Rollover to Zoom
Focusing on Chile and Colombia during the 1950s and 1960s, Kofas examines the impact of IMF, World Bank, and U.S. foreign policy on the economies and social and political institutions of Latin America. Far from fostering democracy and social justice, foreign loans and aid were major impediments to these ideals. Symptomatic of systematic underdevelopment, cyclical Third World foreign borrowing and debt crises have been responsible for maintaining the debtor nations integrated into the global market economy, perpetuating their dependency, and maintaining low living standards. Comparing Colombia and Chile, the book examines the complex factors of domestic and international forces that account for structural underdevelopment in the Third World.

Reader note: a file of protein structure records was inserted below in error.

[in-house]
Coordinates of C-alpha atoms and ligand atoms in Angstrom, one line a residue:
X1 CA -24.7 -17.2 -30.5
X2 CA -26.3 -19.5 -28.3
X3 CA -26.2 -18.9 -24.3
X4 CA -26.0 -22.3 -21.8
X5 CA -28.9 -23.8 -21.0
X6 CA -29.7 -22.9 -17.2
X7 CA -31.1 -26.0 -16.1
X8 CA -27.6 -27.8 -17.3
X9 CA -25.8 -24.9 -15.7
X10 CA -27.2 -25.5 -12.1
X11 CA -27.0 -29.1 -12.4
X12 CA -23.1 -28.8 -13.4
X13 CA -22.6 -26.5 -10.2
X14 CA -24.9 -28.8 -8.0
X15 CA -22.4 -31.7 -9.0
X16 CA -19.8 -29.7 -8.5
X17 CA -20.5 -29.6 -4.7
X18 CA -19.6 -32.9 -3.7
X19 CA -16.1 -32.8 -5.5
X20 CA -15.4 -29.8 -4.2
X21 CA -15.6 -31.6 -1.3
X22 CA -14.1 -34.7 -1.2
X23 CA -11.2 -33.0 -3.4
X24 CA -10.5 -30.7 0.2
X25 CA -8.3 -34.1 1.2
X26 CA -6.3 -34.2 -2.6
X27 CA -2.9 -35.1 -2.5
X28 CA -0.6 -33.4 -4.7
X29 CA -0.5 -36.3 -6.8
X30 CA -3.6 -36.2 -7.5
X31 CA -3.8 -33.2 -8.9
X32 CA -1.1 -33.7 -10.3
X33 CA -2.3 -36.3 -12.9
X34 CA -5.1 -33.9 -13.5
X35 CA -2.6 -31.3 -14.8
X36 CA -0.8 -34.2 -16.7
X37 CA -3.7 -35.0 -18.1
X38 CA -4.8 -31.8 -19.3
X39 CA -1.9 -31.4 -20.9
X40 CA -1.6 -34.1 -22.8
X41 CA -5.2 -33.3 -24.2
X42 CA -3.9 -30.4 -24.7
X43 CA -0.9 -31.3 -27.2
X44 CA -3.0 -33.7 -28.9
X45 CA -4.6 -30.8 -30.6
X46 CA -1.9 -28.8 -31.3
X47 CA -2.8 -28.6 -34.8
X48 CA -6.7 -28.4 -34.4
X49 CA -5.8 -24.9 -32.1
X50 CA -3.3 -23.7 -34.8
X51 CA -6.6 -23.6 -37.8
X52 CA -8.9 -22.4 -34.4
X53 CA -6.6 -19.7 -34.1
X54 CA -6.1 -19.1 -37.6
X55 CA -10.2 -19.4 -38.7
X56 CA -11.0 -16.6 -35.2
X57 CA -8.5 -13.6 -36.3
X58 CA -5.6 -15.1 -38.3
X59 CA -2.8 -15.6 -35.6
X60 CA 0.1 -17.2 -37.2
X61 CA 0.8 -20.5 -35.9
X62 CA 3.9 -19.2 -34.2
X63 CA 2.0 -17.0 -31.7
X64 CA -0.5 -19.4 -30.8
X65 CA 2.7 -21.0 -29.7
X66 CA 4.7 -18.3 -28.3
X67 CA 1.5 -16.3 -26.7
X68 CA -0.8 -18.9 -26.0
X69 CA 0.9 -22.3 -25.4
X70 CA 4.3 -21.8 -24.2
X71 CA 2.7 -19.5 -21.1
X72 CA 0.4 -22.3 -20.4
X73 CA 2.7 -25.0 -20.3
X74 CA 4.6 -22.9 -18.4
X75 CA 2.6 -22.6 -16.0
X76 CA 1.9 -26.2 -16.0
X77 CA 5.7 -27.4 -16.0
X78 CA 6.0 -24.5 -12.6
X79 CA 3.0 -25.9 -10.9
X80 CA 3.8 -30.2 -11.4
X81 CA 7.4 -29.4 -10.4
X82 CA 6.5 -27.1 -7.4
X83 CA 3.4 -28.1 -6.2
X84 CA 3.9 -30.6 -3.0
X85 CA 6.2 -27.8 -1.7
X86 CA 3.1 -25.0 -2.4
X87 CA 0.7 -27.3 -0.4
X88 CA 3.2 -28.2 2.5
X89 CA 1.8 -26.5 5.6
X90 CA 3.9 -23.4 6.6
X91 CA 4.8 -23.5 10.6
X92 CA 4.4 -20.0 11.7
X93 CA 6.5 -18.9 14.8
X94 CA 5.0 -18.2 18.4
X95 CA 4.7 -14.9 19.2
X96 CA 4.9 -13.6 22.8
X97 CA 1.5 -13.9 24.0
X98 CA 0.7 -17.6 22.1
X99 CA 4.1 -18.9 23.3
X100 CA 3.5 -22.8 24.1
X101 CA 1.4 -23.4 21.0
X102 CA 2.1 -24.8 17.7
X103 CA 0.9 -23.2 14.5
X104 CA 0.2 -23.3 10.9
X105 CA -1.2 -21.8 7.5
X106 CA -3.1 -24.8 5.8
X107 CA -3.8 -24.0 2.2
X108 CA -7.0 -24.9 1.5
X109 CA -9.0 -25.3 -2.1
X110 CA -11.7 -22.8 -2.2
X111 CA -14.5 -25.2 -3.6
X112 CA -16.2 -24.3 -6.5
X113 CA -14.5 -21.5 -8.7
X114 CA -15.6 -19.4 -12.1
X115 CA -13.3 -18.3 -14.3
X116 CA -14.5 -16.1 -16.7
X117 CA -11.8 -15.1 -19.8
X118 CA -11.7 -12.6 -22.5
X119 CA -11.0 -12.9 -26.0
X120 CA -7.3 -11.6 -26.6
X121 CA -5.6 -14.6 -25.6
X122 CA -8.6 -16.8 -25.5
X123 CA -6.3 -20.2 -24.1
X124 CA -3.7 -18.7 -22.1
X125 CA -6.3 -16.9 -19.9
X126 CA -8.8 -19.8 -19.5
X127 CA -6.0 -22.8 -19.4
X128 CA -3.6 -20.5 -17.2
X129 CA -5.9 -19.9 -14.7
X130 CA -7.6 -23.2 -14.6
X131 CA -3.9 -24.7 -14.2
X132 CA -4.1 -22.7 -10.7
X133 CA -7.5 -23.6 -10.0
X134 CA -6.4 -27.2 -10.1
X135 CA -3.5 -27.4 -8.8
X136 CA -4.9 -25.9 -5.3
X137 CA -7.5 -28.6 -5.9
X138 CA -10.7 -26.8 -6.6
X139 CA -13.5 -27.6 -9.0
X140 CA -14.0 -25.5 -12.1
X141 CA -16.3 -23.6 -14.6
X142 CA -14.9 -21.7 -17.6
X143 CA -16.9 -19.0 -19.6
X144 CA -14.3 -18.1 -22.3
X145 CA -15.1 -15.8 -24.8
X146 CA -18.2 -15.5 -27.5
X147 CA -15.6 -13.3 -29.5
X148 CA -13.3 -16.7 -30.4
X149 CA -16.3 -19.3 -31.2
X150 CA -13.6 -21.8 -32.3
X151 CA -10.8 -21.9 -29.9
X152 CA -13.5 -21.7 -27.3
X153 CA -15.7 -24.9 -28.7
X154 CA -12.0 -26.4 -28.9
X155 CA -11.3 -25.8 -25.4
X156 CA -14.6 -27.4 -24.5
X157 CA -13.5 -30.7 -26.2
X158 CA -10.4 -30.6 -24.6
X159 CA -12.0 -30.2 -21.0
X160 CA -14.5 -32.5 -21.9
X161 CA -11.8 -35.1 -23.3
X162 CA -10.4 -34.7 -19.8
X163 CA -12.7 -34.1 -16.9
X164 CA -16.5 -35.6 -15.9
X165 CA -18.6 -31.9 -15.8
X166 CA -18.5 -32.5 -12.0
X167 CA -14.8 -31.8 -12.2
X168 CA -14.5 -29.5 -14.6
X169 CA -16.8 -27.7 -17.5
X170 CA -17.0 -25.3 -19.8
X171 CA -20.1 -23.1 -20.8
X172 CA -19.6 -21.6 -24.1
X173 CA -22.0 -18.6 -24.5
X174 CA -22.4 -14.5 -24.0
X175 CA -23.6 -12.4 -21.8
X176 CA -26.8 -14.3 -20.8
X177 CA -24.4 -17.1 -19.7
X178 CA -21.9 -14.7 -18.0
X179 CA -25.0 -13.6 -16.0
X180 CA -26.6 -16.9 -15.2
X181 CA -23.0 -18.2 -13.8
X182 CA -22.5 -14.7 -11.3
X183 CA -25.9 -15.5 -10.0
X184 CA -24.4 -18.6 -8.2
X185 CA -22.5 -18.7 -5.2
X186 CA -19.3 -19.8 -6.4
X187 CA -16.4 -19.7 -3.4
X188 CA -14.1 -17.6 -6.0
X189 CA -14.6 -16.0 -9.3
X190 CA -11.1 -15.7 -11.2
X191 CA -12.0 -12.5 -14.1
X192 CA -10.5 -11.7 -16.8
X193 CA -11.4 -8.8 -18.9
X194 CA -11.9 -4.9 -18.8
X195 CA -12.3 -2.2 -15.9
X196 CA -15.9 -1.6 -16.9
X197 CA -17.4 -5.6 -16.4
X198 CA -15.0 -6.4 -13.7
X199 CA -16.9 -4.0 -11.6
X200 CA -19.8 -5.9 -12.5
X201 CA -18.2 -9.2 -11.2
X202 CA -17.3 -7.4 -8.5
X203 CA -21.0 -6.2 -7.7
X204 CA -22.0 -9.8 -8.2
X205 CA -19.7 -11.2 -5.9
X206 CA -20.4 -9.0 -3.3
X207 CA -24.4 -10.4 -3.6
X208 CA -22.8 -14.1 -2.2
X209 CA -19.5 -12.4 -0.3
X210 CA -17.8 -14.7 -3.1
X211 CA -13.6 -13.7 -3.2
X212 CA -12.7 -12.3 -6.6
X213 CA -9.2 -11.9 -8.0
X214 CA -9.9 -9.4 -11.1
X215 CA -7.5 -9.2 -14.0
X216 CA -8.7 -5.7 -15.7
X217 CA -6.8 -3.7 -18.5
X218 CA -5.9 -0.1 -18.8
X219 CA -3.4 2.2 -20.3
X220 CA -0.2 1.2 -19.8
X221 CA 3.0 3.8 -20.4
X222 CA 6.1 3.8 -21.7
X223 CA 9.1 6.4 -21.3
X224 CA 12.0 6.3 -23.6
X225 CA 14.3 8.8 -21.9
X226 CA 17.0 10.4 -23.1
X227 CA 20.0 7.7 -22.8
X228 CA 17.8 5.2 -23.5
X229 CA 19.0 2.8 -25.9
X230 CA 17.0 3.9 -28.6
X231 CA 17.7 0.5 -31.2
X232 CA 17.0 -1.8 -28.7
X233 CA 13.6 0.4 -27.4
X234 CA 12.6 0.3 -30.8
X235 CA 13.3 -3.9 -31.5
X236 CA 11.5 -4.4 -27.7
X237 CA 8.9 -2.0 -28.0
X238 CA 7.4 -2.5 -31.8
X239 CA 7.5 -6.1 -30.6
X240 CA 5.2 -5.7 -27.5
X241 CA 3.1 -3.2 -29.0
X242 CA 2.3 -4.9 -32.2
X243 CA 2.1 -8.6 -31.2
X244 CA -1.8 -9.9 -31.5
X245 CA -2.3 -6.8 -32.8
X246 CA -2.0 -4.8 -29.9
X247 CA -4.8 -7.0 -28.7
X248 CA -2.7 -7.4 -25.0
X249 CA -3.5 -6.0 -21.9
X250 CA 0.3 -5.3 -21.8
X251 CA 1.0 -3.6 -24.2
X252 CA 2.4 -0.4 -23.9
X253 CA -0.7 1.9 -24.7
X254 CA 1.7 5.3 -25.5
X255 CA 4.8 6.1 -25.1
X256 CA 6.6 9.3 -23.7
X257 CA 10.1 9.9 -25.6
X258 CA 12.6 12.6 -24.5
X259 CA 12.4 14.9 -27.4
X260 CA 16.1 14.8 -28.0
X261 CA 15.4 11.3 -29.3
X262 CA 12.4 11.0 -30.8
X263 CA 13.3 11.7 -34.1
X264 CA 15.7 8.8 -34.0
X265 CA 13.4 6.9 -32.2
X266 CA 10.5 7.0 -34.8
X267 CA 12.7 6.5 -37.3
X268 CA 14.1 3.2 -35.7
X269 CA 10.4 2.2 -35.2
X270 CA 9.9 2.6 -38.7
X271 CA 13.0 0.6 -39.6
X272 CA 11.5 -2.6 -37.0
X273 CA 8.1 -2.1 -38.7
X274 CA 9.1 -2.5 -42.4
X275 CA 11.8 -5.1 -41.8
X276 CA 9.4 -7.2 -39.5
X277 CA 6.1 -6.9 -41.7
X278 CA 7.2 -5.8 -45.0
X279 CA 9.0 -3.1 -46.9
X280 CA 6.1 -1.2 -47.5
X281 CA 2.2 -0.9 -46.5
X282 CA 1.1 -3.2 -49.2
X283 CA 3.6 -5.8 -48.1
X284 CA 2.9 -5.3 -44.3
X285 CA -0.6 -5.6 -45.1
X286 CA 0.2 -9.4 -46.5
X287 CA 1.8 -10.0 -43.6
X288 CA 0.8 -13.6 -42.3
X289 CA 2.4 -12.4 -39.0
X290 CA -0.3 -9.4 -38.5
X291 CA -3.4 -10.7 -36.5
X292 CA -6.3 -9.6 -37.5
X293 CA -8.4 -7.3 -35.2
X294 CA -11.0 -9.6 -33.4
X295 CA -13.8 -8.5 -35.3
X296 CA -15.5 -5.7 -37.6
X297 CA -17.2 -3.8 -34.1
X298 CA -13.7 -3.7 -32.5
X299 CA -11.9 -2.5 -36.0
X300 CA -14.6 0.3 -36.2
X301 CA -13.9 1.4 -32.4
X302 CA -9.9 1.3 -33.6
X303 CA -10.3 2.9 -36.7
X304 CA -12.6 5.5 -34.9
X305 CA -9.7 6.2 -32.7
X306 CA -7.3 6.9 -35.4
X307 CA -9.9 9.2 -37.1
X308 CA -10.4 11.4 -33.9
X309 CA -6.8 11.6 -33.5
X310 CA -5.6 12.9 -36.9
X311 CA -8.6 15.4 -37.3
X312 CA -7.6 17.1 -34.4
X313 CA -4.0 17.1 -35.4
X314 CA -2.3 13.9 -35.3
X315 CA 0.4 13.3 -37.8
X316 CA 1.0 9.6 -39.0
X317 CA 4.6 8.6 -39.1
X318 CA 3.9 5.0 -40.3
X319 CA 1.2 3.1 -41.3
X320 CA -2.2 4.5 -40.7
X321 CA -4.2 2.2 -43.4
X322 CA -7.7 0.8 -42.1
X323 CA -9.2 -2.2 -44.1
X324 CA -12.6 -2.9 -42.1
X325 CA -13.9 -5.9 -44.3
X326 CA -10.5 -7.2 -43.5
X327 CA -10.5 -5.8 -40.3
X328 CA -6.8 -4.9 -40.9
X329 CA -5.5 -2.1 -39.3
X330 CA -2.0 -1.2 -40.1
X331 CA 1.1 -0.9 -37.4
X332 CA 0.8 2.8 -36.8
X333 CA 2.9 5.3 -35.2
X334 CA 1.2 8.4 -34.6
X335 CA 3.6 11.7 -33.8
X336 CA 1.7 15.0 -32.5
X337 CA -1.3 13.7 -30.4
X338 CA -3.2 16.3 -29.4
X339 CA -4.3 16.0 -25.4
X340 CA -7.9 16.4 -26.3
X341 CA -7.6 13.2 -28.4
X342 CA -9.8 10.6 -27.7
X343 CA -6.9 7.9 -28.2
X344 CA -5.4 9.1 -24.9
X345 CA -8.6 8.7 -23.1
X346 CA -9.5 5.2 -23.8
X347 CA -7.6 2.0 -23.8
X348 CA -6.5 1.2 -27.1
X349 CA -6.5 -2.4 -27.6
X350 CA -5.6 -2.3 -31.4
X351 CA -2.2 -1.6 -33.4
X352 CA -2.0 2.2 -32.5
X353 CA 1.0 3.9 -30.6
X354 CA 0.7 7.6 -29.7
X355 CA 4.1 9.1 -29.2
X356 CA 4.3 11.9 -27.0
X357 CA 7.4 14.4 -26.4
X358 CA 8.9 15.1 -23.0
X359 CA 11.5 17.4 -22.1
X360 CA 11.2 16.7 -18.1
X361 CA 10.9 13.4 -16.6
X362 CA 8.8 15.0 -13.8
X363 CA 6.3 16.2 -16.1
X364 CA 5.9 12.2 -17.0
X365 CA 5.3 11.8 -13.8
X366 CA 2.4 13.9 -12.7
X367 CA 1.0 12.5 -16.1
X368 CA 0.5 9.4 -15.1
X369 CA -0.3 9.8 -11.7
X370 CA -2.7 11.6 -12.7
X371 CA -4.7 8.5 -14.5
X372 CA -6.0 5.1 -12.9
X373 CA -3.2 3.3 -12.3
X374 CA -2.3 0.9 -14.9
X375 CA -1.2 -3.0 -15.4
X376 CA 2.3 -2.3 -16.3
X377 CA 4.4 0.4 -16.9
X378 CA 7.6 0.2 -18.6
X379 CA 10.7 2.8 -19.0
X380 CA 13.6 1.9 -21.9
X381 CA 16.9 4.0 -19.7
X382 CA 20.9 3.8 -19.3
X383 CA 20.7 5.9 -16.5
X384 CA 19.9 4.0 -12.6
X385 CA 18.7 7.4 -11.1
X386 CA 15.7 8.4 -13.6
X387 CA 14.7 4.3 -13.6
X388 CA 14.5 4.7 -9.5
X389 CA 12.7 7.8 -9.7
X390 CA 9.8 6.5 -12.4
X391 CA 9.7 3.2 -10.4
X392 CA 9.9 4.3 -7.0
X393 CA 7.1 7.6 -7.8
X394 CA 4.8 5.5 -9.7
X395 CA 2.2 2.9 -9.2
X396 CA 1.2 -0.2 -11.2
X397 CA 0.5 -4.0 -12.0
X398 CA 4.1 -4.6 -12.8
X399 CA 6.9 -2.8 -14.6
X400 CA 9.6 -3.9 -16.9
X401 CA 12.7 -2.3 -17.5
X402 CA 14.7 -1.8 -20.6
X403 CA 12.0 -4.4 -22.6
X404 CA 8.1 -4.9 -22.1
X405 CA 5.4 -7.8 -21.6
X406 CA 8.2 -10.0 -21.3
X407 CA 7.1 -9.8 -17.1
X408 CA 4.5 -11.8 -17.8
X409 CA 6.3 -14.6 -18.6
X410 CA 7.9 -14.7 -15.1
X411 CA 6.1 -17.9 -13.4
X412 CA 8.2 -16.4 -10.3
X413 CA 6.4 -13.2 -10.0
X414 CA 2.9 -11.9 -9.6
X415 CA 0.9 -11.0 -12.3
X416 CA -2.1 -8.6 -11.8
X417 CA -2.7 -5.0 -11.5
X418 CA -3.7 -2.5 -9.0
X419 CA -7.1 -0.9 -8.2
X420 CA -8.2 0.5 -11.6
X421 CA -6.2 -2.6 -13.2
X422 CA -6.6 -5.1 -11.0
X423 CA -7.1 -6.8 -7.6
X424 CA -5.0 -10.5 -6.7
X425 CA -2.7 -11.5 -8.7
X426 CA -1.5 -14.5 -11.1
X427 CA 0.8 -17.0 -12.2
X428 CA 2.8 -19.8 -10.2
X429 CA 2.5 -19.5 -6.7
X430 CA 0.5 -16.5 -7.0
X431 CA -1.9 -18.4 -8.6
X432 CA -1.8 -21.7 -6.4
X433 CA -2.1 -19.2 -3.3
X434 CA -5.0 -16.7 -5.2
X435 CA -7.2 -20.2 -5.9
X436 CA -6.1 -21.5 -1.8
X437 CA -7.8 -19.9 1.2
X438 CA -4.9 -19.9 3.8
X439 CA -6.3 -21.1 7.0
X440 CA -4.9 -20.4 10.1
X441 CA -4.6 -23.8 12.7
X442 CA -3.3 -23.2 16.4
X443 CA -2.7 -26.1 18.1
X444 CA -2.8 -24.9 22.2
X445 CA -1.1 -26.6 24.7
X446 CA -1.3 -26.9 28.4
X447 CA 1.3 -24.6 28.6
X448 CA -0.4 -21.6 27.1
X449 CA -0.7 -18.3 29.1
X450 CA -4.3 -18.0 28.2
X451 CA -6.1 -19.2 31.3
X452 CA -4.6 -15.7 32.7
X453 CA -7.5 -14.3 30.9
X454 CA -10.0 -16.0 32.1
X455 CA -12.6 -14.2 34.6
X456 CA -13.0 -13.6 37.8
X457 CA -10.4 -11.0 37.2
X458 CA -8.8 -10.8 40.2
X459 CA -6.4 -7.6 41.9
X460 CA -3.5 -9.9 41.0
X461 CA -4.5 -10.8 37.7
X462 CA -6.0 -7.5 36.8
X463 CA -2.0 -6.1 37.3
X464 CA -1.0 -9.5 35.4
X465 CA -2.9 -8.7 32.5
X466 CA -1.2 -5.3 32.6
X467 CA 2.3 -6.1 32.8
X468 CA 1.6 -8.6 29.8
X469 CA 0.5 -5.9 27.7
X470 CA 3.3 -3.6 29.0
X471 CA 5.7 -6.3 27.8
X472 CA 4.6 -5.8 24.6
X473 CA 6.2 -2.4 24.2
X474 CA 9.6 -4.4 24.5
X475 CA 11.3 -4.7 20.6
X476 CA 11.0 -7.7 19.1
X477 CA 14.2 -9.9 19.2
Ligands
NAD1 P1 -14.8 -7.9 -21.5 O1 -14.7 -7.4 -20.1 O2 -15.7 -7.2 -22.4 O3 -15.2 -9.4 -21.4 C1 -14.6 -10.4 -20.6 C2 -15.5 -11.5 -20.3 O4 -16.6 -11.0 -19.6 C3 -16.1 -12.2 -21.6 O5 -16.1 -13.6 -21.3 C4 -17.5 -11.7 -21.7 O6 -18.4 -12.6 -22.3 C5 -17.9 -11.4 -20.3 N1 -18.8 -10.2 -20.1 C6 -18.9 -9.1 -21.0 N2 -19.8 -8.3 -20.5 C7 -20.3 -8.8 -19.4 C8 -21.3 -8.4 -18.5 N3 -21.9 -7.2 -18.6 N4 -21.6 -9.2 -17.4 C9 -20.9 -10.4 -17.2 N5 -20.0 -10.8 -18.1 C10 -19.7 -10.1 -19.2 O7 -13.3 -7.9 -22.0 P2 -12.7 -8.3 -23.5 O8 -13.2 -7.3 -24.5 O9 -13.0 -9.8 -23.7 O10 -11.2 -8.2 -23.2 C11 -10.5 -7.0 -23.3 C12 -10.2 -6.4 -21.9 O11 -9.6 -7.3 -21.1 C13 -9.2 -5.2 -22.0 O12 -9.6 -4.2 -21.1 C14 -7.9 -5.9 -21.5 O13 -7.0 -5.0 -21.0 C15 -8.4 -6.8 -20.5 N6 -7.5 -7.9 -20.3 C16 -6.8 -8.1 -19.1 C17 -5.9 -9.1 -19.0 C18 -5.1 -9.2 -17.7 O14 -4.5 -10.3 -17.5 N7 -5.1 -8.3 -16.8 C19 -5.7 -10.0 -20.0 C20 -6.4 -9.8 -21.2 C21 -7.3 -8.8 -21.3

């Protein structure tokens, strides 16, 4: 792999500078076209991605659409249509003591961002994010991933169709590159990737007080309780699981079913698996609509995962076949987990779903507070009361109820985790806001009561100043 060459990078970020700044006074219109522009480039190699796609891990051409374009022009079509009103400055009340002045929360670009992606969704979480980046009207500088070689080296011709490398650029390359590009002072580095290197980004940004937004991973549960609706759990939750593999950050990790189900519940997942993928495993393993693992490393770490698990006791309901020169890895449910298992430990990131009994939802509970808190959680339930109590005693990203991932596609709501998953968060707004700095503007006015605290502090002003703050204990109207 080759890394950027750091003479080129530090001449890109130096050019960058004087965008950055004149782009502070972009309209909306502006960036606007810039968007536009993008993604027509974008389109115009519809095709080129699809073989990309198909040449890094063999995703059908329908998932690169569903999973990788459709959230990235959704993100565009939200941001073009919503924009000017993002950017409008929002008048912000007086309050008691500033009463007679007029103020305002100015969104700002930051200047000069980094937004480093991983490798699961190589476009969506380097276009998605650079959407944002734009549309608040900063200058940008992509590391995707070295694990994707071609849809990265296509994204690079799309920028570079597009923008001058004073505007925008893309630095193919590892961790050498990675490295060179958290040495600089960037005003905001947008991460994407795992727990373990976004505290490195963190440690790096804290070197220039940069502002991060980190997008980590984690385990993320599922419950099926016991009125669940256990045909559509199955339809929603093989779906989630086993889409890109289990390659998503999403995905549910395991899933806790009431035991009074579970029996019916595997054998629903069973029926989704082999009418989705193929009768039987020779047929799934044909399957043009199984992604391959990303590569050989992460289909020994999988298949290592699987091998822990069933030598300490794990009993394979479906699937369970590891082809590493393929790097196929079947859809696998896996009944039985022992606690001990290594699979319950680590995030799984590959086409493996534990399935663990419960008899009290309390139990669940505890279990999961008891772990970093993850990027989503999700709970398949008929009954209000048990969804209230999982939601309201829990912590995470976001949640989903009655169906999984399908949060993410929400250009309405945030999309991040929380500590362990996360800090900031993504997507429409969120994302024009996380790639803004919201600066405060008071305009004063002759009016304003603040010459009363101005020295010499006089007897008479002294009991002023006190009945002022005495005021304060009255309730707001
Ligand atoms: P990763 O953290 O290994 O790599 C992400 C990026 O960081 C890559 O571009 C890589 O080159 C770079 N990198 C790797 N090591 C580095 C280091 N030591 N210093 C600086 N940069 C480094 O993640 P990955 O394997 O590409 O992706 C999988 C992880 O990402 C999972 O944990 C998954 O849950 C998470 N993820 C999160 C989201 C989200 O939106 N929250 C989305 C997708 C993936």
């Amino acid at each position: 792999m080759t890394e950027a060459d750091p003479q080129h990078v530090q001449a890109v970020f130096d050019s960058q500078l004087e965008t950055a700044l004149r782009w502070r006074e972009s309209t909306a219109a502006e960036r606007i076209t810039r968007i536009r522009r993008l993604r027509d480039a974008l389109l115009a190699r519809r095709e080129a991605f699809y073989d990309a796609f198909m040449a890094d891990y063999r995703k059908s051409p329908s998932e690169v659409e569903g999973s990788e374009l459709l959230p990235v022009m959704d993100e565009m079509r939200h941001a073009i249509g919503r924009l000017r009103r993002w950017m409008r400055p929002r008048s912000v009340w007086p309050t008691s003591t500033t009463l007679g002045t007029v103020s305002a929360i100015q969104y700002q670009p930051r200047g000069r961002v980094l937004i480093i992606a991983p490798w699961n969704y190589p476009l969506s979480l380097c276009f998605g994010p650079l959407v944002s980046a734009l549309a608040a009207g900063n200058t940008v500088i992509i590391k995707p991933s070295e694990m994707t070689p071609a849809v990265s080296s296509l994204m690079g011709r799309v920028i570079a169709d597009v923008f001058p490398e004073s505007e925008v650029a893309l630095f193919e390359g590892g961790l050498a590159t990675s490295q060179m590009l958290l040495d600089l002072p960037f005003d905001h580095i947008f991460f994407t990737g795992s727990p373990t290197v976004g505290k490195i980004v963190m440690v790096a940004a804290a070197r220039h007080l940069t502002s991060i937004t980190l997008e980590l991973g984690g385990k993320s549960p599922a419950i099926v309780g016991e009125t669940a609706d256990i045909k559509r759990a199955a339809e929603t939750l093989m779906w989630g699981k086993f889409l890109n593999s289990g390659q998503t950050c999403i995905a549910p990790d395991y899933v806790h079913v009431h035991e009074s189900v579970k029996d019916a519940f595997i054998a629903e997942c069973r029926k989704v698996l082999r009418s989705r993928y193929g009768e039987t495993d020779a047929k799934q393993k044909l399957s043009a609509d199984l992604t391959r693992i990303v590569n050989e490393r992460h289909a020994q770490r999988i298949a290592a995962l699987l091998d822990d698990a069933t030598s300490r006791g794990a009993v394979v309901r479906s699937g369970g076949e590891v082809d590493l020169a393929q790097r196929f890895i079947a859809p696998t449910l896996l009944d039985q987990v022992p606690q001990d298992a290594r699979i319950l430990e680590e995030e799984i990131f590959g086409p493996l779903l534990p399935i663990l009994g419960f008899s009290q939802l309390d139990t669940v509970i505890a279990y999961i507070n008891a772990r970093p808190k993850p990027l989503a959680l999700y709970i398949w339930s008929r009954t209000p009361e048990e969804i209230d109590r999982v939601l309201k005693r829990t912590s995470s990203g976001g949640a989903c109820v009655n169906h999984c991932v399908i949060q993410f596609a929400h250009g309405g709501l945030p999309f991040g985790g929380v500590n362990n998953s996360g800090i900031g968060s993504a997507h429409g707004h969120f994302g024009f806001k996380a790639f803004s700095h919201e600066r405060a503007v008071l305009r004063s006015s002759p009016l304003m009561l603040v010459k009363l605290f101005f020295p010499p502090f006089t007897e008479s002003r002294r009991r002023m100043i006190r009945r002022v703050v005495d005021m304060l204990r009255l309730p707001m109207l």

A study on the historical antecedents of globalism and its impact on the Third World, this book analyzes the interplay between IMF, World Bank, and U.S. foreign policy in shaping the economies of the Third World through loans that are the catalyst to global integration. Through its in-depth look at a complex topic, this book will prove provocative and valuable reading to students of globalization, inter-American relations, international finance, Latin American History, and U.S. diplomatic history.
|Publication Date||June 30, 2002|
|Primary Category||History/Latin America - South America|
|Sub Category 1||Business & Economics/Banks & Banking|